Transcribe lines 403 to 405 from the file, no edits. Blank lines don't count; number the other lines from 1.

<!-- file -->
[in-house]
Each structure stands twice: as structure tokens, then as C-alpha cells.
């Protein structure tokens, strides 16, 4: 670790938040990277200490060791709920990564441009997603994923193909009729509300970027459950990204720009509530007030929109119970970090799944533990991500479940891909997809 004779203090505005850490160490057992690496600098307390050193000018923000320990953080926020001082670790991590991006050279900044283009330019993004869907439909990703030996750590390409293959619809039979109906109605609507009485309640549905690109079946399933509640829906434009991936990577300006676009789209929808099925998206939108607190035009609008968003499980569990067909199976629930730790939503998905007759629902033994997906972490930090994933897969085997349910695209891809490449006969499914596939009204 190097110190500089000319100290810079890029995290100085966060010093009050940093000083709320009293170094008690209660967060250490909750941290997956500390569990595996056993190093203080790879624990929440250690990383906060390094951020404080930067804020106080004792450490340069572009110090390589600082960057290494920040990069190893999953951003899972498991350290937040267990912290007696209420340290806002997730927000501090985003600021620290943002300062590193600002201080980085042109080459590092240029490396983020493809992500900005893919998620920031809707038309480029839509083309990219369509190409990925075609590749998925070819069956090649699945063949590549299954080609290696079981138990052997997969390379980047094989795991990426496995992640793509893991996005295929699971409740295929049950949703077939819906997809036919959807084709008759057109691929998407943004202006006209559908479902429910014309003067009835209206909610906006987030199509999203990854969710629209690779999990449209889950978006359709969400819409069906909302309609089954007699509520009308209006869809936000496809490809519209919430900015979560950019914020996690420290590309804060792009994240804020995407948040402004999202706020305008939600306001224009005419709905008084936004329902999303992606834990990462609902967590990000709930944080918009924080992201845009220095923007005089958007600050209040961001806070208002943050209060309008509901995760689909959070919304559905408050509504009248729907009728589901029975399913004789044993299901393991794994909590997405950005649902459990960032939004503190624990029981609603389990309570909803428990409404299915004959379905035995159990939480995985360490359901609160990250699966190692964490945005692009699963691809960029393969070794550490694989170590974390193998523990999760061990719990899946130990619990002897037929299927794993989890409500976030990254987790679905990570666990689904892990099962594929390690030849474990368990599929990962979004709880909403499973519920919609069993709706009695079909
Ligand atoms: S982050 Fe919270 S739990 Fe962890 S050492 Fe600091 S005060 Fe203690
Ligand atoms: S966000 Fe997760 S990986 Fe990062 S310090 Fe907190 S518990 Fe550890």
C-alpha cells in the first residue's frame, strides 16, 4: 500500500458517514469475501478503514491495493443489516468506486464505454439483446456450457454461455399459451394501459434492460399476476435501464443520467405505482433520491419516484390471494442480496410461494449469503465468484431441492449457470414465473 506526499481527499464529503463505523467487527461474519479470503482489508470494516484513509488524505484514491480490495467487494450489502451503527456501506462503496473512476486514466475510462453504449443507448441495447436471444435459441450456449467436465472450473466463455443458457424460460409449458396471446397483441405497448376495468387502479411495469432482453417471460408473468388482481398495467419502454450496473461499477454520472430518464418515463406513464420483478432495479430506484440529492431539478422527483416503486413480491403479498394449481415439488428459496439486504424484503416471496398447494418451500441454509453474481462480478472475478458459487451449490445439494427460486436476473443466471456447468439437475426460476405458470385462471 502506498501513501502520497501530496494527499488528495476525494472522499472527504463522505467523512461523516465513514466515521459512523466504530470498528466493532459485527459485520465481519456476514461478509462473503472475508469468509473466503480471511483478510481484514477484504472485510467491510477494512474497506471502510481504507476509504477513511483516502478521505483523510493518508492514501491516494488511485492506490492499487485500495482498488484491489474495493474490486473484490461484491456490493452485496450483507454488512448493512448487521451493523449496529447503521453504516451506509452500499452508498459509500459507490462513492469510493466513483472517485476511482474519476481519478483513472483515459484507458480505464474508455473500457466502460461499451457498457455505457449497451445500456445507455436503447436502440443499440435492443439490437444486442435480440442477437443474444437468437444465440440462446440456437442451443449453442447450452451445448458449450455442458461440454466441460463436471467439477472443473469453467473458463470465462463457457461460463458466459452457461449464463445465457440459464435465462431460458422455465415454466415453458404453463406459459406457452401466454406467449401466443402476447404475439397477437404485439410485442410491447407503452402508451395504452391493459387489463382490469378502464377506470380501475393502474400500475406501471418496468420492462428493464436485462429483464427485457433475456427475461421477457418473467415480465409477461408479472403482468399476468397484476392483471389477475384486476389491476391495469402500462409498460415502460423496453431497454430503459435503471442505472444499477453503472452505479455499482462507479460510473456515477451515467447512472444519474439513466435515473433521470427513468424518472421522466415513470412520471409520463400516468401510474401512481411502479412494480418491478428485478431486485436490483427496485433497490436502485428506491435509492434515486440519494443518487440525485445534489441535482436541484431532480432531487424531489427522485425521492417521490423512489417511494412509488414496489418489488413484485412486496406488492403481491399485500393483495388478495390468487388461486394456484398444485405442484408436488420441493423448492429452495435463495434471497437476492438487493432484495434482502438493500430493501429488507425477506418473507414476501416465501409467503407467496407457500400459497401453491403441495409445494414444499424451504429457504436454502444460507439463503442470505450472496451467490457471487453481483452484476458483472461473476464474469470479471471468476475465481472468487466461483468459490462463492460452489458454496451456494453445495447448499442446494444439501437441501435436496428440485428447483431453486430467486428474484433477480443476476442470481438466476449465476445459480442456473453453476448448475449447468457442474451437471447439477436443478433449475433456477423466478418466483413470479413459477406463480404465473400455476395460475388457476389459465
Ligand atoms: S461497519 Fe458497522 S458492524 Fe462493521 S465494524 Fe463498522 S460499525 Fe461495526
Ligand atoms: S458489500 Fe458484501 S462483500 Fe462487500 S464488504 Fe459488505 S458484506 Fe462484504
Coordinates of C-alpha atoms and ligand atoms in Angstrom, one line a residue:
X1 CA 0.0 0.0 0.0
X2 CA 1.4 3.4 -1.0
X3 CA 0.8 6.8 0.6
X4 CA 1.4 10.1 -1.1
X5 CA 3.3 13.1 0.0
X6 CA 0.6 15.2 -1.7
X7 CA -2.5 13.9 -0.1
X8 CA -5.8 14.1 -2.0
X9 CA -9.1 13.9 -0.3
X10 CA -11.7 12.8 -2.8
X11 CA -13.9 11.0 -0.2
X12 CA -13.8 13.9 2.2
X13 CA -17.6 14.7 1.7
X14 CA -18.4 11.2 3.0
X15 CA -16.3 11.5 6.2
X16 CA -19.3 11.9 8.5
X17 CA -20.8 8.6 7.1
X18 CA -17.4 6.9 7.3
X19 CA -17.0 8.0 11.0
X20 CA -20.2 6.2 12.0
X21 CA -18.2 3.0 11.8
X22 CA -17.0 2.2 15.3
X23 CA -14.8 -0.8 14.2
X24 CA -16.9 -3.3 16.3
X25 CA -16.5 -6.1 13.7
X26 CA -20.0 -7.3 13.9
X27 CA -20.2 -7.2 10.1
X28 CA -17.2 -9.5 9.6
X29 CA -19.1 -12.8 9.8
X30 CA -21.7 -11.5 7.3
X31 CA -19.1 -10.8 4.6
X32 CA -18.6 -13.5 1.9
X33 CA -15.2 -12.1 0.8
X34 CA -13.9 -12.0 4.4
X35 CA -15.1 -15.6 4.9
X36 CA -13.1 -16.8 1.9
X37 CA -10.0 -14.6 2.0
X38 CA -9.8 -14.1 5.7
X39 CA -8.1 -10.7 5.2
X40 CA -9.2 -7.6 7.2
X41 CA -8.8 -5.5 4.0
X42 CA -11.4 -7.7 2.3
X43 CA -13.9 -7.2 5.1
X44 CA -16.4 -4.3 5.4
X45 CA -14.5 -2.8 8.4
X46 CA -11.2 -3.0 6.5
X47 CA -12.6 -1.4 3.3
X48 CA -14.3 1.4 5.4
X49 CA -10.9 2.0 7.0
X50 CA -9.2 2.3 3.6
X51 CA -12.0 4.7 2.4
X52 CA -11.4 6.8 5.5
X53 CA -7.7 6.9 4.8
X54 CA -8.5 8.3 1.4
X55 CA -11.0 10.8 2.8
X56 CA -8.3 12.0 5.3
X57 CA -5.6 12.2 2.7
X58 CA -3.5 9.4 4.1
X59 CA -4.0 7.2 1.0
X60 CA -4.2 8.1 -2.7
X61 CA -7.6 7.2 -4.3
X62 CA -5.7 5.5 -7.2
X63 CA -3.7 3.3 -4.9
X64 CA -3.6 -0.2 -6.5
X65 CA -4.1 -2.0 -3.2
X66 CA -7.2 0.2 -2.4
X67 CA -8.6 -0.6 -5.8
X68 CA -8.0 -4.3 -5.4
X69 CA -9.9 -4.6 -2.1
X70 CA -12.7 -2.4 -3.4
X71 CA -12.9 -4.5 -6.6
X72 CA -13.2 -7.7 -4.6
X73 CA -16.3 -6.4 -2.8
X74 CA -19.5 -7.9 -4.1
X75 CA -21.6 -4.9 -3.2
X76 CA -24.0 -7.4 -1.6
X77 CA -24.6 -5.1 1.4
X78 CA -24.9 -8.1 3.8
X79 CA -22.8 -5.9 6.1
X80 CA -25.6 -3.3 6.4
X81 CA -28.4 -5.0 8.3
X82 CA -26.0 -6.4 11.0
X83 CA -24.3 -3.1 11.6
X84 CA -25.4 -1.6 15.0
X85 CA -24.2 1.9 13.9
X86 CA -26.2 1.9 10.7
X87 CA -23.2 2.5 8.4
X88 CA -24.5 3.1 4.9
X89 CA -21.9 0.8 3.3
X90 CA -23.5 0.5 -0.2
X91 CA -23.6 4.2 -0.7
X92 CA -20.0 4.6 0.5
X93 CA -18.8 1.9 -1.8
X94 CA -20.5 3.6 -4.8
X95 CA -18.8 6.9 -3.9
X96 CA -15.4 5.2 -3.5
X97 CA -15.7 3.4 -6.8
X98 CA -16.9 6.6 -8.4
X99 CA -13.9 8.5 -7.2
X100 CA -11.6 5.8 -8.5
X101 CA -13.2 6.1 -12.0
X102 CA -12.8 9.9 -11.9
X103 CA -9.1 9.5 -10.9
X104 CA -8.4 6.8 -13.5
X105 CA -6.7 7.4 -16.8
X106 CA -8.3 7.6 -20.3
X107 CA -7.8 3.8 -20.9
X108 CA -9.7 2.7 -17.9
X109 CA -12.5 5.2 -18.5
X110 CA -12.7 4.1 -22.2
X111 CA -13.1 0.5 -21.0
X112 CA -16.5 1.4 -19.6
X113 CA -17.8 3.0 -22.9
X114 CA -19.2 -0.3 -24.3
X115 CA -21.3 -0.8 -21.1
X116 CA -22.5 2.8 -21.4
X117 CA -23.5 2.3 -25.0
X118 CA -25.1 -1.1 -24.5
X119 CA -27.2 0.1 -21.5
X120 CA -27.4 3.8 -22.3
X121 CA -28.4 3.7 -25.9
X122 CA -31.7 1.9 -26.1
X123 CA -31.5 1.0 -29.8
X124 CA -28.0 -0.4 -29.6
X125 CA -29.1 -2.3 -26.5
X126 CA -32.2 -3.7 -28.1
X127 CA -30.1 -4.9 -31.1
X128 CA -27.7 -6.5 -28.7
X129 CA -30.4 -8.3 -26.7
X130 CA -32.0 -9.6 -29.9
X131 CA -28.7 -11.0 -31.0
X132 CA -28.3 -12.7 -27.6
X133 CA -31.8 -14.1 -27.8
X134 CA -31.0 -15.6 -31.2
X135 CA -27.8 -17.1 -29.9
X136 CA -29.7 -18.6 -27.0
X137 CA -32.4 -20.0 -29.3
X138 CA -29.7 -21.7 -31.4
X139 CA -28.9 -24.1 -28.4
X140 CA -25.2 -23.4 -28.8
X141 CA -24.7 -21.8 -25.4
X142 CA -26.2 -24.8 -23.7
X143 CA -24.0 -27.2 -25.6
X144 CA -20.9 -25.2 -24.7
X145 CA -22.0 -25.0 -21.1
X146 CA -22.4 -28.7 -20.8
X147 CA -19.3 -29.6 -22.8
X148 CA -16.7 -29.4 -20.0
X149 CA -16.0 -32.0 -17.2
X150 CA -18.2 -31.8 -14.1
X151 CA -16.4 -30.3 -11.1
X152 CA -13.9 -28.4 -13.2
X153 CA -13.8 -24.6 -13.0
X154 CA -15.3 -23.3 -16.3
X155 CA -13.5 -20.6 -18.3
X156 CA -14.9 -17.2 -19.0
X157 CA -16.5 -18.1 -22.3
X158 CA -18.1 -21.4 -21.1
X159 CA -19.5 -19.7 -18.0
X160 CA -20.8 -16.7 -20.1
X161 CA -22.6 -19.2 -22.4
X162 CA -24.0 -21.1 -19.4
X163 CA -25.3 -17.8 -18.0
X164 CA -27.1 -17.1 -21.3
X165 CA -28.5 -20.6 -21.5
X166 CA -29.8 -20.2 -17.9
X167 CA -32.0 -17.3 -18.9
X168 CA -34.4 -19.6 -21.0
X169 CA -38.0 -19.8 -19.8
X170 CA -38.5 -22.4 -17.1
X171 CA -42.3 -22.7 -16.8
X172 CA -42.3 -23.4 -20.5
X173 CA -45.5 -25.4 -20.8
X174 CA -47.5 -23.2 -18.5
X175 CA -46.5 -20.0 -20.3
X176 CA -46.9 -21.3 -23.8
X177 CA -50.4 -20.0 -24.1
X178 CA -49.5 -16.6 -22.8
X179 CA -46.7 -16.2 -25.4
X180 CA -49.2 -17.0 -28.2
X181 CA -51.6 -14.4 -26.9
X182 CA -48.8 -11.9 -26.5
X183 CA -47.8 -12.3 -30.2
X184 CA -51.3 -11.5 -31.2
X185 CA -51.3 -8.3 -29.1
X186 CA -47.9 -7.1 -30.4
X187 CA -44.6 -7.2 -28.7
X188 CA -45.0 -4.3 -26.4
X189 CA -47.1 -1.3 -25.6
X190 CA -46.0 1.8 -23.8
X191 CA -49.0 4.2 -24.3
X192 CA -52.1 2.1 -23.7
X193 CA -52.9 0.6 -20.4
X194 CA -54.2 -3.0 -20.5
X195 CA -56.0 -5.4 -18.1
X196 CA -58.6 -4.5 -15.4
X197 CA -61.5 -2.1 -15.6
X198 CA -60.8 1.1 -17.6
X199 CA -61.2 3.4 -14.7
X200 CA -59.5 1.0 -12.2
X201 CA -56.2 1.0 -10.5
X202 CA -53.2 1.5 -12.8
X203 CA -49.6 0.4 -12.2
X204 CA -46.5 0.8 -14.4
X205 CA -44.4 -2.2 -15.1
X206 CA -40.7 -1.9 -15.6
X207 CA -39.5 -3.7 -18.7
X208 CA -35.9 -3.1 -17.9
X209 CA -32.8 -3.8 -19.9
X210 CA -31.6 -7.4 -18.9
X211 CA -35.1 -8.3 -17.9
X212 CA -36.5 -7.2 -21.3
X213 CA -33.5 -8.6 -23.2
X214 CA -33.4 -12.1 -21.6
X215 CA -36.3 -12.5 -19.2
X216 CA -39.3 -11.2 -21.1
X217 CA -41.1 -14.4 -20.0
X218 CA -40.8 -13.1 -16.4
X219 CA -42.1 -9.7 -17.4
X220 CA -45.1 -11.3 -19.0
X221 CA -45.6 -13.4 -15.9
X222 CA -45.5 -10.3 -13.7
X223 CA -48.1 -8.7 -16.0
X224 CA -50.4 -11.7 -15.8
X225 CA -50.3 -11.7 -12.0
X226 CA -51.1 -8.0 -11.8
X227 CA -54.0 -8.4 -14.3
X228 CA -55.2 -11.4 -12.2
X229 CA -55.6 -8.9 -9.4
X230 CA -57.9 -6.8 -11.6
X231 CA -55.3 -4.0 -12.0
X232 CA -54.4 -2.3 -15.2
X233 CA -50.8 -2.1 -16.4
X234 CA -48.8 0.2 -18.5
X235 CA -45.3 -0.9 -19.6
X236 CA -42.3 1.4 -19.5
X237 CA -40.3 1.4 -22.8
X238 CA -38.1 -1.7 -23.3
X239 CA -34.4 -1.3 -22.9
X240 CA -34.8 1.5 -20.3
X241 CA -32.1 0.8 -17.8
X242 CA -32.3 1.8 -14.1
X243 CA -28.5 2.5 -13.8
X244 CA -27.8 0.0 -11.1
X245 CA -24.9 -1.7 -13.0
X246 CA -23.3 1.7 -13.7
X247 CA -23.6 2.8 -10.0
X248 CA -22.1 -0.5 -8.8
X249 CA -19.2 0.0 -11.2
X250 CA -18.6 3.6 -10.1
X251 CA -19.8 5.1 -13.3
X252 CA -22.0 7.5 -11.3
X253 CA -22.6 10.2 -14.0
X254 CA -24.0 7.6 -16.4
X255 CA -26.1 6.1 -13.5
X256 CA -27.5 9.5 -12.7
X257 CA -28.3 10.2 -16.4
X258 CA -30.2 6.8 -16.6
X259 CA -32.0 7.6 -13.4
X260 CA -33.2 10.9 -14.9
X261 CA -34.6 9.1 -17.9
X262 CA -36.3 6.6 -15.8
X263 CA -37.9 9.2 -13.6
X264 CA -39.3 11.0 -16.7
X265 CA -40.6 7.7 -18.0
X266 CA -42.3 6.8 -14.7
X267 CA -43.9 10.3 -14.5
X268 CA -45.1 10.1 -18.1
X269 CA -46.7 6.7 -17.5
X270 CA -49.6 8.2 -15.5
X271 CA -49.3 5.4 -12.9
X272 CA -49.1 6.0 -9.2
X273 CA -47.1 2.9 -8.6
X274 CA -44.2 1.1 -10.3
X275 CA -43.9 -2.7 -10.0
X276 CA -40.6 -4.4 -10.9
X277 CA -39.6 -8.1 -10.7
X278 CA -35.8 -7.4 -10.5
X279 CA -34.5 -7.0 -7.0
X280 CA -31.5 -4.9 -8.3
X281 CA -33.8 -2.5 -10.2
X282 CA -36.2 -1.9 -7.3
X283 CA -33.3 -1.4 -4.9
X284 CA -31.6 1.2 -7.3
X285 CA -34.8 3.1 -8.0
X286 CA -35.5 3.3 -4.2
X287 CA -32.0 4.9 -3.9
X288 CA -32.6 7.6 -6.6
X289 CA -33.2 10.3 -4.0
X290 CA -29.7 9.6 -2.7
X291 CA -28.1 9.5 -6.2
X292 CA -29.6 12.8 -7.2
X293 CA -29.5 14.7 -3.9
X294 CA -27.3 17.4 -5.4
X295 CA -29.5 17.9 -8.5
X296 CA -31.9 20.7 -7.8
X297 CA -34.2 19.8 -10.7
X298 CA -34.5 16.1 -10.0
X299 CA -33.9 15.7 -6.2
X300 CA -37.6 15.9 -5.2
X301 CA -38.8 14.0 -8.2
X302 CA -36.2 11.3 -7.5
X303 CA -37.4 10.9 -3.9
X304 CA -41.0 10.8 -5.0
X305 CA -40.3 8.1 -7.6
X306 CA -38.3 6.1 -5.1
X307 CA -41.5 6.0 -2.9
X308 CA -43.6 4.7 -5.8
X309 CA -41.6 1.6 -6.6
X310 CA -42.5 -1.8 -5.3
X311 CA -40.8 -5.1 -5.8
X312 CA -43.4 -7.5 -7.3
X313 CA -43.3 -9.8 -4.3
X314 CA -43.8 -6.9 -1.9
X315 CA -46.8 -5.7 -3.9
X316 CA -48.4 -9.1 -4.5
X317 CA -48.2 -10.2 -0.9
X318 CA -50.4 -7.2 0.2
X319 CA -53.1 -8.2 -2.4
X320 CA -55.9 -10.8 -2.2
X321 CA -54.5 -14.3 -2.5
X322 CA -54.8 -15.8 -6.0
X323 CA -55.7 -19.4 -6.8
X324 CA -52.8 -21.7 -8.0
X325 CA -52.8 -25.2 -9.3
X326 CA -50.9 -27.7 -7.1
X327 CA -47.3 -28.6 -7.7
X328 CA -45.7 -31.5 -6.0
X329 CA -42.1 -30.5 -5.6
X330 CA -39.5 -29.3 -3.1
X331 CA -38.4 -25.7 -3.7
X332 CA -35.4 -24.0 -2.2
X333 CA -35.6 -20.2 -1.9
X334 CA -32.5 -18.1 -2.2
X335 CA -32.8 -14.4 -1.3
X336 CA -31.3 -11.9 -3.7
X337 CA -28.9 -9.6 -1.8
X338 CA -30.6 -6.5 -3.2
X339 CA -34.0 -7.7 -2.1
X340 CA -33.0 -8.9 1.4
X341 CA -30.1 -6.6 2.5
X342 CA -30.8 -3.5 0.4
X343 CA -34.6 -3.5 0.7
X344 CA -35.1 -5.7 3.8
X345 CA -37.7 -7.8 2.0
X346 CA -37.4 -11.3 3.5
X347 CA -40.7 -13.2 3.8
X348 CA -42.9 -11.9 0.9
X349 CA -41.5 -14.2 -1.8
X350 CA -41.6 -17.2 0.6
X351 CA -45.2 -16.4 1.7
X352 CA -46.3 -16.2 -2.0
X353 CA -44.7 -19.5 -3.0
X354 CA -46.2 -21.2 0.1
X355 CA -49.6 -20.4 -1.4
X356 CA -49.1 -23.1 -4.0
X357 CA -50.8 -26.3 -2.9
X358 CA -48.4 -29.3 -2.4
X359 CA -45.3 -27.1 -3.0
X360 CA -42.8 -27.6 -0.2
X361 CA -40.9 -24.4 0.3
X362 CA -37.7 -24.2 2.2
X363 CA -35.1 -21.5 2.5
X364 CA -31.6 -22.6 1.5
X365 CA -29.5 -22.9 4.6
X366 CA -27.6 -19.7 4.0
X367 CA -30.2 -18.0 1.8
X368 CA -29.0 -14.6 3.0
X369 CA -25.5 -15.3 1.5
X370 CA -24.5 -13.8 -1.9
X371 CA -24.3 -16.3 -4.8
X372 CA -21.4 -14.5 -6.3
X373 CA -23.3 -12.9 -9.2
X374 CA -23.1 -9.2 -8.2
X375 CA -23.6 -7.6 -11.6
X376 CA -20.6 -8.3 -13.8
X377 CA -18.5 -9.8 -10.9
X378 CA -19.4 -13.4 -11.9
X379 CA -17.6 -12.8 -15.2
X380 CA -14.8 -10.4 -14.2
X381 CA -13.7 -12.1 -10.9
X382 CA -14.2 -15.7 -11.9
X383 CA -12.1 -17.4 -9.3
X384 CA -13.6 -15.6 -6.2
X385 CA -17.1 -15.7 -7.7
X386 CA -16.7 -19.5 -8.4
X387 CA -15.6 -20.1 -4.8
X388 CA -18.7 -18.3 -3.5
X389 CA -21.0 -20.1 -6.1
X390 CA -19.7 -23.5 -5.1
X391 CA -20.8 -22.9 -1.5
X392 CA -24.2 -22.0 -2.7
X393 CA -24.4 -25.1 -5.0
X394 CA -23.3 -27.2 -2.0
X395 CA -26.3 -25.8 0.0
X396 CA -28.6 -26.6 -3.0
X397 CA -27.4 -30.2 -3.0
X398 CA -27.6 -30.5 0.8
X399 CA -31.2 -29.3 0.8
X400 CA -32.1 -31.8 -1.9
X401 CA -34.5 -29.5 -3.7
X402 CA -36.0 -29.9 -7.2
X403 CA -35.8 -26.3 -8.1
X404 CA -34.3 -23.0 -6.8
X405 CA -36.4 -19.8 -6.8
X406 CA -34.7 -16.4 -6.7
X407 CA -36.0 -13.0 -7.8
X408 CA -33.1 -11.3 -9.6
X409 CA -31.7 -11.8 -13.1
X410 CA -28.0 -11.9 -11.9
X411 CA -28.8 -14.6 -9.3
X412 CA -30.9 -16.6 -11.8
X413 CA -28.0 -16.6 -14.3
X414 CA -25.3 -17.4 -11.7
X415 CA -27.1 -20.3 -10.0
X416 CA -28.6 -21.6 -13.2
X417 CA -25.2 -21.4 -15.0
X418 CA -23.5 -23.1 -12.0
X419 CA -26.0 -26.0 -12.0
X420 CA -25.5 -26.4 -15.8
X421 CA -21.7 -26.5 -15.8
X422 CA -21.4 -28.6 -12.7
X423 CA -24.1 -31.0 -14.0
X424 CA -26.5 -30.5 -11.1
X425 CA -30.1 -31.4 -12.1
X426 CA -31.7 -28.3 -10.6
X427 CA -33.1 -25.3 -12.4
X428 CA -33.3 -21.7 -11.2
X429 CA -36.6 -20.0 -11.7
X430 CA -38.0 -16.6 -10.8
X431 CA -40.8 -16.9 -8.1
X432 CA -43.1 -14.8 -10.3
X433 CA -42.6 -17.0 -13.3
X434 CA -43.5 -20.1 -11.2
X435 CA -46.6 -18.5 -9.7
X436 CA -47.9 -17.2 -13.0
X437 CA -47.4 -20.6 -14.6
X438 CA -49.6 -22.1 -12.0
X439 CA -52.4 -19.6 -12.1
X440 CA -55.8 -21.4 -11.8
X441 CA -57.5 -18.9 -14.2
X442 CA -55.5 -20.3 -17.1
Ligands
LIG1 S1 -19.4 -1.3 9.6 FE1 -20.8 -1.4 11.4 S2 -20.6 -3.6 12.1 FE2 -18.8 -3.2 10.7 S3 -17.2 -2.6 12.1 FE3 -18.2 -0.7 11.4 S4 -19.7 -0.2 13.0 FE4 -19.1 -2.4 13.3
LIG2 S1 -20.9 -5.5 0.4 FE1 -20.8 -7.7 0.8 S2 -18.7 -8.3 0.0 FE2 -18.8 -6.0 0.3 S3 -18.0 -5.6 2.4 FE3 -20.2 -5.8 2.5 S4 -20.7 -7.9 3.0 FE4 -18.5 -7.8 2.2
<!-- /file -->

X394 CA -23.3 -27.2 -2.0
X395 CA -26.3 -25.8 0.0
X396 CA -28.6 -26.6 -3.0